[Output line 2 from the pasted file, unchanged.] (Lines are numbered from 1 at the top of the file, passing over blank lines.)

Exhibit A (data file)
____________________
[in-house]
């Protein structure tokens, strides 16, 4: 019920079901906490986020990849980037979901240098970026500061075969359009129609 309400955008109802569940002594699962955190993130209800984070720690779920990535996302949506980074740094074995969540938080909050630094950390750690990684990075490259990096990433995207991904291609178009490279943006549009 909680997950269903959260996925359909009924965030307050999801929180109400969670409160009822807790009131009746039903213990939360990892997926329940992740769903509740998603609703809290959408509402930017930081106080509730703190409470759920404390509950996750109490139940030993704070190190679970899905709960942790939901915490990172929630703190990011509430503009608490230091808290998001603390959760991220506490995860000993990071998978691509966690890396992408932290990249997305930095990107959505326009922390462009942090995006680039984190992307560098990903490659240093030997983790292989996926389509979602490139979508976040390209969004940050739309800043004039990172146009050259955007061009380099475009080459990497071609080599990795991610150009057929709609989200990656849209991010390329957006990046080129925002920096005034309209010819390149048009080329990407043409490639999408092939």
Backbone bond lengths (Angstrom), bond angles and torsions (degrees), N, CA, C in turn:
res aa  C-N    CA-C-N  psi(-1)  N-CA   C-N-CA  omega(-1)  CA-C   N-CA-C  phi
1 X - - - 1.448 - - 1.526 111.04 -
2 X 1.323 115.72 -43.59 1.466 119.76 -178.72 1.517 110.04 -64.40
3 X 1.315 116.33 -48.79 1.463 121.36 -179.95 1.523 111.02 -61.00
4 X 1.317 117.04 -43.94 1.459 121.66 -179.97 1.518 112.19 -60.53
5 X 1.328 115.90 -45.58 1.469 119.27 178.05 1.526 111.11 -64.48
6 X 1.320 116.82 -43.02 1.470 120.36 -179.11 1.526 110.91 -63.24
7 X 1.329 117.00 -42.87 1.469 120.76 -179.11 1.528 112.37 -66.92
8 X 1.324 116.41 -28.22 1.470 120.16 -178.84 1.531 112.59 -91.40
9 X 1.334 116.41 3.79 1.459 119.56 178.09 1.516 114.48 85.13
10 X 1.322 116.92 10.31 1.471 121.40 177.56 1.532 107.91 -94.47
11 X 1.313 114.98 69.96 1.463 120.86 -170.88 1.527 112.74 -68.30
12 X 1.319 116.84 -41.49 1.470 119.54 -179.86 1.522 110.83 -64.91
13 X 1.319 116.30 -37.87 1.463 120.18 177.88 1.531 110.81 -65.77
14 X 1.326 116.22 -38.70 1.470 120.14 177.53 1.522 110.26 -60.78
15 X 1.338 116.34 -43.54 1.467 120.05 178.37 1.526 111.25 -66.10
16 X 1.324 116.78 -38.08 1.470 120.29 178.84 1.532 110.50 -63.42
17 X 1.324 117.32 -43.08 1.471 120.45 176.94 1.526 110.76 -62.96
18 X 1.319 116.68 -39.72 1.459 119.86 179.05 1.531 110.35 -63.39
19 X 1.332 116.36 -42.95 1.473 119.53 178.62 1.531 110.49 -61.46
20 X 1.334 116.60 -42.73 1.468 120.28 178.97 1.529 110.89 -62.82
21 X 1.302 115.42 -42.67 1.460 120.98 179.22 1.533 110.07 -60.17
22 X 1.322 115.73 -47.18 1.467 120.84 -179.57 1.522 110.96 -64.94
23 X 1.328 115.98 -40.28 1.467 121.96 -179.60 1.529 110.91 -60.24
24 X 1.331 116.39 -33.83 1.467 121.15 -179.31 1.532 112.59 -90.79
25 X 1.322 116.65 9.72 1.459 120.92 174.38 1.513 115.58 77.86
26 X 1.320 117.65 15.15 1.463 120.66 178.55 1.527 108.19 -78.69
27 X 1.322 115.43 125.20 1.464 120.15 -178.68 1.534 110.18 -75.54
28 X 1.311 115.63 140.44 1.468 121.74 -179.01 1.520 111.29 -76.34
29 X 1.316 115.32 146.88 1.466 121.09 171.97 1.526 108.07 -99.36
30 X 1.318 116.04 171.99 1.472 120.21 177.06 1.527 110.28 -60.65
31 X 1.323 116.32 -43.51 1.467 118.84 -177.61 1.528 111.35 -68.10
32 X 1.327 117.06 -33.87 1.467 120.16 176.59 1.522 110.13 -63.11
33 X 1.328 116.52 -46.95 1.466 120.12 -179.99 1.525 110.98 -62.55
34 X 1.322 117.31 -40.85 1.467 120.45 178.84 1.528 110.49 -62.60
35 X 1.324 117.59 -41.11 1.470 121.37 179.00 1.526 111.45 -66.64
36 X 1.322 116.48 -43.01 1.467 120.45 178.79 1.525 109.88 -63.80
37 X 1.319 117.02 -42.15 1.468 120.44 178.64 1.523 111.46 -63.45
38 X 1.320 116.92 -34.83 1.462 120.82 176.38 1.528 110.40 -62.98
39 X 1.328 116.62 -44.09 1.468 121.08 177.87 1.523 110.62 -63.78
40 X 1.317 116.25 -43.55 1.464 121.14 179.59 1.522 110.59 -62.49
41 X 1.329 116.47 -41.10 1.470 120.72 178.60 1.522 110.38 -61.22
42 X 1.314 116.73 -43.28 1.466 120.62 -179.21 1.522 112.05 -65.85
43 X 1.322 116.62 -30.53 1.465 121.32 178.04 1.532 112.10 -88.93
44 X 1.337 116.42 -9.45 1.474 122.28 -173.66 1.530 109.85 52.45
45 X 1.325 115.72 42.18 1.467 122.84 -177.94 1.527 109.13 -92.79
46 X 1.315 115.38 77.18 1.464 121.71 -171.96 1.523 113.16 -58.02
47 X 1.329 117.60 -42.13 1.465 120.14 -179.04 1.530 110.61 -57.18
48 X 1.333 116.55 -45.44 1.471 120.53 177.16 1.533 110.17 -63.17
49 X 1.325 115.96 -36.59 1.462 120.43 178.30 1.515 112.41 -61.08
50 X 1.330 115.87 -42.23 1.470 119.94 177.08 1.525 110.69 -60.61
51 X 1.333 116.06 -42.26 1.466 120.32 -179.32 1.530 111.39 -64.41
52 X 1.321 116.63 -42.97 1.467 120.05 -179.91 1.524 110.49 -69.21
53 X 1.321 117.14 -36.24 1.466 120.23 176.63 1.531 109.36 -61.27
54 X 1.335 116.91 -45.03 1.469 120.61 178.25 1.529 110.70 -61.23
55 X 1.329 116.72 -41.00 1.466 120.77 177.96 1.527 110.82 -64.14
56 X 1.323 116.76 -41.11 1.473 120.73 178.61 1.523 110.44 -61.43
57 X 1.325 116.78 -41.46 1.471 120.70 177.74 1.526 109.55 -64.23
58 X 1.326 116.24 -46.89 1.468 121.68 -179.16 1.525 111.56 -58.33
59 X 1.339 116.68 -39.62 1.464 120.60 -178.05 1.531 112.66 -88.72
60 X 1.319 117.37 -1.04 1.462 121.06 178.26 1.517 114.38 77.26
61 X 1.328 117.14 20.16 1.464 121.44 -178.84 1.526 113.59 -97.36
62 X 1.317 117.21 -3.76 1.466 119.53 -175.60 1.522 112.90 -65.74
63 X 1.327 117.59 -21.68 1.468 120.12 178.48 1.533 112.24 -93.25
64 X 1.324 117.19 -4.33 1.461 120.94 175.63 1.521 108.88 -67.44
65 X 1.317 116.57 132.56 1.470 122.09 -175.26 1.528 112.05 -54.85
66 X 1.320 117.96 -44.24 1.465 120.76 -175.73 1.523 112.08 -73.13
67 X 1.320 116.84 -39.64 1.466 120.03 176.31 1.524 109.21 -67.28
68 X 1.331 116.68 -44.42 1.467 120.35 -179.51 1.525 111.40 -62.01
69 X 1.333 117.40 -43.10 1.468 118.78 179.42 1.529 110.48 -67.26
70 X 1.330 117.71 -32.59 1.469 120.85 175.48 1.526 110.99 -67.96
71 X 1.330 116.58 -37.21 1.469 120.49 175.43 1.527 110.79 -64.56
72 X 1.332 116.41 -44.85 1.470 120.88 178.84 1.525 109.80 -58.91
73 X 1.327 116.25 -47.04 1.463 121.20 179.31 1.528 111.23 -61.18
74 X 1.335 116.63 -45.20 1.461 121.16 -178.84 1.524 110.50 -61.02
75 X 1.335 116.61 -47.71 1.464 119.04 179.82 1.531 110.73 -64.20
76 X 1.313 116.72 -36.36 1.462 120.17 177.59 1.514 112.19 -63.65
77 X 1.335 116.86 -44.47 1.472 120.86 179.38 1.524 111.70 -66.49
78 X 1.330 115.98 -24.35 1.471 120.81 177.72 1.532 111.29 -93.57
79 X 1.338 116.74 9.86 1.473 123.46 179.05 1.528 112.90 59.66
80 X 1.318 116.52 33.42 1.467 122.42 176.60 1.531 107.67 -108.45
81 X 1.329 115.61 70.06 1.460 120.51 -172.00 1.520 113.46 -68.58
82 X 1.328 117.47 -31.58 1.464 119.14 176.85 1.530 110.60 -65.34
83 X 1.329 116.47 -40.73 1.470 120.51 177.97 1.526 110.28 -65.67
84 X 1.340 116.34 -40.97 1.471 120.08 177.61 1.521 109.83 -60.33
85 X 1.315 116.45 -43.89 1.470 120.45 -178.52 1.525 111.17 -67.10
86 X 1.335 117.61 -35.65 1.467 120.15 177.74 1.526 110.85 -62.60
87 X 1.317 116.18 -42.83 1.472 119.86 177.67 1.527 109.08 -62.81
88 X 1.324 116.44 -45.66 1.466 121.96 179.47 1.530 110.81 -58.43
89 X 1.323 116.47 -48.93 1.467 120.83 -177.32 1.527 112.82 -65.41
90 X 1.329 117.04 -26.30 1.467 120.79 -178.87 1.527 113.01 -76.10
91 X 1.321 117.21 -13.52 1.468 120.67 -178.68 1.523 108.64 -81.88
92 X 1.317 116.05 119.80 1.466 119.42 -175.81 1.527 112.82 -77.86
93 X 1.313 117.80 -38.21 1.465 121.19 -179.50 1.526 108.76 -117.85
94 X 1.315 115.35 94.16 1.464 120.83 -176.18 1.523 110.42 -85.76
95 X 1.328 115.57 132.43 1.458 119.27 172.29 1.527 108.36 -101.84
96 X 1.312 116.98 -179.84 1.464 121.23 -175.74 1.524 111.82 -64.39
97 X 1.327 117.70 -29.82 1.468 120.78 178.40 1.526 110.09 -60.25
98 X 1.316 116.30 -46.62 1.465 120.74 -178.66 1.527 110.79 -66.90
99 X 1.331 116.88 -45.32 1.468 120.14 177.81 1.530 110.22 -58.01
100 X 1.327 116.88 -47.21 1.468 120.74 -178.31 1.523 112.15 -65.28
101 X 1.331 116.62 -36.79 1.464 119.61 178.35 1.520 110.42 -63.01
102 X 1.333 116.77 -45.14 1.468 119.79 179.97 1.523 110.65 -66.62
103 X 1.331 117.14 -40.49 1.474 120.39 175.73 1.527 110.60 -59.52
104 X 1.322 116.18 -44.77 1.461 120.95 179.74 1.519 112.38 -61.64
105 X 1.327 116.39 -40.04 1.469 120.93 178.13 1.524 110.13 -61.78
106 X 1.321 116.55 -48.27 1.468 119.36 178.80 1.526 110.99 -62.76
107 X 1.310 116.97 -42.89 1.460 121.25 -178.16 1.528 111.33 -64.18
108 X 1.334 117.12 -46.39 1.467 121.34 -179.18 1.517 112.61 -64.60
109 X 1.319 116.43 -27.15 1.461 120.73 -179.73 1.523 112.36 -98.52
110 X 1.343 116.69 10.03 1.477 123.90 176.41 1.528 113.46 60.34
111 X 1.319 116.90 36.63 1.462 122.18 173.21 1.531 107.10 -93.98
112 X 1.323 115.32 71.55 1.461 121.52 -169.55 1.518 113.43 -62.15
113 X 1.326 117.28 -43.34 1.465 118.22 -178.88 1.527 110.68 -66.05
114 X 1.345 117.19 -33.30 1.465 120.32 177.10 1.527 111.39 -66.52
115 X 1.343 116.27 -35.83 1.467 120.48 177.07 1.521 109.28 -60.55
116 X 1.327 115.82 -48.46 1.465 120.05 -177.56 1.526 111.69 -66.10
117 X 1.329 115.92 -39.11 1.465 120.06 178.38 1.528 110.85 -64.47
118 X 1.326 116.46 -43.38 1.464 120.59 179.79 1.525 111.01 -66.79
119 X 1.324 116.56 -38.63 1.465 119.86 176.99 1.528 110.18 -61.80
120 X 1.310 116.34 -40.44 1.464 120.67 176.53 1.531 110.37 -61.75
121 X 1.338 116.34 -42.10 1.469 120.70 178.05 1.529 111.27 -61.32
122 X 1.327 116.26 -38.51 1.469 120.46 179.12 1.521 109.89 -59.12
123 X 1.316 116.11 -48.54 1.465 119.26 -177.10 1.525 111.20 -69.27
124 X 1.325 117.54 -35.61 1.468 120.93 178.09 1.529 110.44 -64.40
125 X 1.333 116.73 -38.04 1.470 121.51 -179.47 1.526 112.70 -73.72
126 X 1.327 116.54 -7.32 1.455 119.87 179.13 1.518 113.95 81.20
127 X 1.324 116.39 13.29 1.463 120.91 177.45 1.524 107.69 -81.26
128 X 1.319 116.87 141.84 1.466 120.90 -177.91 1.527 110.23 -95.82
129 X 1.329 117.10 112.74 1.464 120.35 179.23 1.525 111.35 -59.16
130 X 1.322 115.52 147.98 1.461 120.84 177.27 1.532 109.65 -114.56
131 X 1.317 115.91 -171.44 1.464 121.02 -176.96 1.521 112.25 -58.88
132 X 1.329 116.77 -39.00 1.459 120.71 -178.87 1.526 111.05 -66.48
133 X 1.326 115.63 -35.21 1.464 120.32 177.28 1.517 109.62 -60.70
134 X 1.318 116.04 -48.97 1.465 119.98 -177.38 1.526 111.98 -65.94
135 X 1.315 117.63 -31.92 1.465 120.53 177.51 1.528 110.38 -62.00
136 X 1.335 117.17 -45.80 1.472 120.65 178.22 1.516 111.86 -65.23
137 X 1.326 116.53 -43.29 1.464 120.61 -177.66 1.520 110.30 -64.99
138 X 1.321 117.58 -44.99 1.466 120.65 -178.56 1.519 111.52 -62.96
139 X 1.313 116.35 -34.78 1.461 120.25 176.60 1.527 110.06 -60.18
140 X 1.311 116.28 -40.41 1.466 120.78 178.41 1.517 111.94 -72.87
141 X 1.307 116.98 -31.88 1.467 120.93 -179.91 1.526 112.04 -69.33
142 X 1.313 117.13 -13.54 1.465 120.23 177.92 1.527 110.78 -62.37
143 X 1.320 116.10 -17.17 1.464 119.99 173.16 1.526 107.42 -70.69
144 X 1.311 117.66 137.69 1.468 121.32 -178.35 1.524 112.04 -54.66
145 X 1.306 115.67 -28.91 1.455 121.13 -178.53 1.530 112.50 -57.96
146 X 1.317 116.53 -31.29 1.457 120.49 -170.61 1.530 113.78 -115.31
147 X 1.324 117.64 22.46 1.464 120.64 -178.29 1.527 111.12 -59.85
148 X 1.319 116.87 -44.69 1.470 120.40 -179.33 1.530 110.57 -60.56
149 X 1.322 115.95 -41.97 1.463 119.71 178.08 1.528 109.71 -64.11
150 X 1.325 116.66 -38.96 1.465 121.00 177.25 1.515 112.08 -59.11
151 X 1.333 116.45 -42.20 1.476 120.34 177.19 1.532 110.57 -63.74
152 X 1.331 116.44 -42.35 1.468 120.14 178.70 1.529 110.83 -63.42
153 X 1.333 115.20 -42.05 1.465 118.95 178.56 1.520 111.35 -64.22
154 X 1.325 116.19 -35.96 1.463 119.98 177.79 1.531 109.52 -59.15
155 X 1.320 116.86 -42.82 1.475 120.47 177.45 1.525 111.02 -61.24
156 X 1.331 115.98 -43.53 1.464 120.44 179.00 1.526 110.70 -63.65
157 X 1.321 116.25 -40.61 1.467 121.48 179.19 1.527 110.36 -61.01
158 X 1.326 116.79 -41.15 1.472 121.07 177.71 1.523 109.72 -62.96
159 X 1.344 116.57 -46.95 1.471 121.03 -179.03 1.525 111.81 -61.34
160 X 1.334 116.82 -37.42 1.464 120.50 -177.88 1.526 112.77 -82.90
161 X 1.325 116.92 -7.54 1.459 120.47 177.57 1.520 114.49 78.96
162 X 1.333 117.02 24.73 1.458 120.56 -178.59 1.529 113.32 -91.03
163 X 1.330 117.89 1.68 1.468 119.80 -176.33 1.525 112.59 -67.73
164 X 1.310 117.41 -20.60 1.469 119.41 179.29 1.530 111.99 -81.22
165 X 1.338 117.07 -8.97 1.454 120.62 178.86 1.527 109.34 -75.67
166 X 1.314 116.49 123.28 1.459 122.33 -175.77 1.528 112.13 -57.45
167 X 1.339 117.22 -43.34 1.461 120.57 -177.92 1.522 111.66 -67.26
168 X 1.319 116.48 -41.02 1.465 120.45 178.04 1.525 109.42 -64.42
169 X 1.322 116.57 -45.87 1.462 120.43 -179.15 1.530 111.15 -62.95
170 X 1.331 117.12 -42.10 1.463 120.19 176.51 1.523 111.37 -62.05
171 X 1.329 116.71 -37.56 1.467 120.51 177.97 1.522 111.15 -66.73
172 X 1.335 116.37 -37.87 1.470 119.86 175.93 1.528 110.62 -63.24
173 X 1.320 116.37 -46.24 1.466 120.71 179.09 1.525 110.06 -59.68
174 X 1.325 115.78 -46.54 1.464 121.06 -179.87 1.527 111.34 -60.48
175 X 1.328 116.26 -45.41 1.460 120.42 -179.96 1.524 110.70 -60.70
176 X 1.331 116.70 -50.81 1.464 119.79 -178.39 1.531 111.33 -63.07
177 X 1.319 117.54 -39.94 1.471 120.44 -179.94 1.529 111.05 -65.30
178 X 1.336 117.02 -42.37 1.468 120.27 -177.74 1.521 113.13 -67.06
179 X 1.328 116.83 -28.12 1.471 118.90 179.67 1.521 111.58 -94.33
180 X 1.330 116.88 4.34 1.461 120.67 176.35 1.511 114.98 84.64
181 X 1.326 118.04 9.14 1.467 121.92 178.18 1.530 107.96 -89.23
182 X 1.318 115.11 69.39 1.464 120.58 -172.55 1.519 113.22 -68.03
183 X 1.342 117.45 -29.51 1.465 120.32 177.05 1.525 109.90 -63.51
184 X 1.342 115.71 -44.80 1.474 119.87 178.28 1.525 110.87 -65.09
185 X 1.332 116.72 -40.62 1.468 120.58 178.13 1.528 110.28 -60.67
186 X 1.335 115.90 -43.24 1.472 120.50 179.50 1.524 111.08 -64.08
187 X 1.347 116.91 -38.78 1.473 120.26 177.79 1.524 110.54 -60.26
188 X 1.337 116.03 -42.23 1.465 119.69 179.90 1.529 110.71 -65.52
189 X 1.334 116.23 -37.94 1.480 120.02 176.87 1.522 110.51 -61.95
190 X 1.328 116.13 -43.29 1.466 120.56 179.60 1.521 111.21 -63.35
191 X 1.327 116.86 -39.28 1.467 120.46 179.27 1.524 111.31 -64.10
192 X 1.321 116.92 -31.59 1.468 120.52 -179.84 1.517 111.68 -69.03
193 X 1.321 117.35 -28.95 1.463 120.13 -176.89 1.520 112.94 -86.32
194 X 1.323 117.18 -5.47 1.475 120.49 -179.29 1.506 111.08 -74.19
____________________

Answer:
């Protein structure tokens, strides 16, 4: 019920079901906490986020990849980037979901240098970026500061075969359009129609 309400955008109802569940002594699962955190993130209800984070720690779920990535996302949506980074740094074995969540938080909050630094950390750690990684990075490259990096990433995207991904291609178009490279943006549009 909680997950269903959260996925359909009924965030307050999801929180109400969670409160009822807790009131009746039903213990939360990892997926329940992740769903509740998603609703809290959408509402930017930081106080509730703190409470759920404390509950996750109490139940030993704070190190679970899905709960942790939901915490990172929630703190990011509430503009608490230091808290998001603390959760991220506490995860000993990071998978691509966690890396992408932290990249997305930095990107959505326009922390462009942090995006680039984190992307560098990903490659240093030997983790292989996926389509979602490139979508976040390209969004940050739309800043004039990172146009050259955007061009380099475009080459990497071609080599990795991610150009057929709609989200990656849209991010390329957006990046080129925002920096005034309209010819390149048009080329990407043409490639999408092939």